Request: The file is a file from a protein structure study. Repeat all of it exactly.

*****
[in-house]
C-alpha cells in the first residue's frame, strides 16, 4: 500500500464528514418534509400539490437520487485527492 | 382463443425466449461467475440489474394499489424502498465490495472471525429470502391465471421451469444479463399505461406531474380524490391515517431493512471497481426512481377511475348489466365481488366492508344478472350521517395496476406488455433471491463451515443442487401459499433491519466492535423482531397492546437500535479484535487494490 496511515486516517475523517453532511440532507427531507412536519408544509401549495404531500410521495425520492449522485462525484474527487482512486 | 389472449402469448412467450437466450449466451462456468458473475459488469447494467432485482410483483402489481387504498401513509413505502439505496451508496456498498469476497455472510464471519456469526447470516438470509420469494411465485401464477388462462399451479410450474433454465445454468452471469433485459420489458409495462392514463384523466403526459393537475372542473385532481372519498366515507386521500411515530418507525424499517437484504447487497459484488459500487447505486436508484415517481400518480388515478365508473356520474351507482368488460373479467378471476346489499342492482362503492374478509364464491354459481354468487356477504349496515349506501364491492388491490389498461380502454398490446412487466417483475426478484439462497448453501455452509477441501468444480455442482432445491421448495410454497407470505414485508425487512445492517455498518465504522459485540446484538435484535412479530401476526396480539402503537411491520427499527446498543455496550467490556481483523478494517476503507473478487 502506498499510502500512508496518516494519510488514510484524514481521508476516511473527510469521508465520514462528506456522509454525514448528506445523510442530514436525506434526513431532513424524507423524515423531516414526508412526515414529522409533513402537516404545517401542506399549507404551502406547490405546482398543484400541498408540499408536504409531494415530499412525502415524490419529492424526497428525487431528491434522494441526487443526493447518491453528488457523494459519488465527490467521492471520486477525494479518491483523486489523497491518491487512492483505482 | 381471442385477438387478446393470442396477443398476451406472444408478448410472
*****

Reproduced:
[in-house]
C-alpha cells in the first residue's frame, strides 16, 4: 500500500464528514418534509400539490437520487485527492 | 382463443425466449461467475440489474394499489424502498465490495472471525429470502391465471421451469444479463399505461406531474380524490391515517431493512471497481426512481377511475348489466365481488366492508344478472350521517395496476406488455433471491463451515443442487401459499433491519466492535423482531397492546437500535479484535487494490 496511515486516517475523517453532511440532507427531507412536519408544509401549495404531500410521495425520492449522485462525484474527487482512486 | 389472449402469448412467450437466450449466451462456468458473475459488469447494467432485482410483483402489481387504498401513509413505502439505496451508496456498498469476497455472510464471519456469526447470516438470509420469494411465485401464477388462462399451479410450474433454465445454468452471469433485459420489458409495462392514463384523466403526459393537475372542473385532481372519498366515507386521500411515530418507525424499517437484504447487497459484488459500487447505486436508484415517481400518480388515478365508473356520474351507482368488460373479467378471476346489499342492482362503492374478509364464491354459481354468487356477504349496515349506501364491492388491490389498461380502454398490446412487466417483475426478484439462497448453501455452509477441501468444480455442482432445491421448495410454497407470505414485508425487512445492517455498518465504522459485540446484538435484535412479530401476526396480539402503537411491520427499527446498543455496550467490556481483523478494517476503507473478487 502506498499510502500512508496518516494519510488514510484524514481521508476516511473527510469521508465520514462528506456522509454525514448528506445523510442530514436525506434526513431532513424524507423524515423531516414526508412526515414529522409533513402537516404545517401542506399549507404551502406547490405546482398543484400541498408540499408536504409531494415530499412525502415524490419529492424526497428525487431528491434522494441526487443526493447518491453528488457523494459519488465527490467521492471520486477525494479518491483523486489523497491518491487512492483505482 | 381471442385477438387478446393470442396477443398476451406472444408478448410472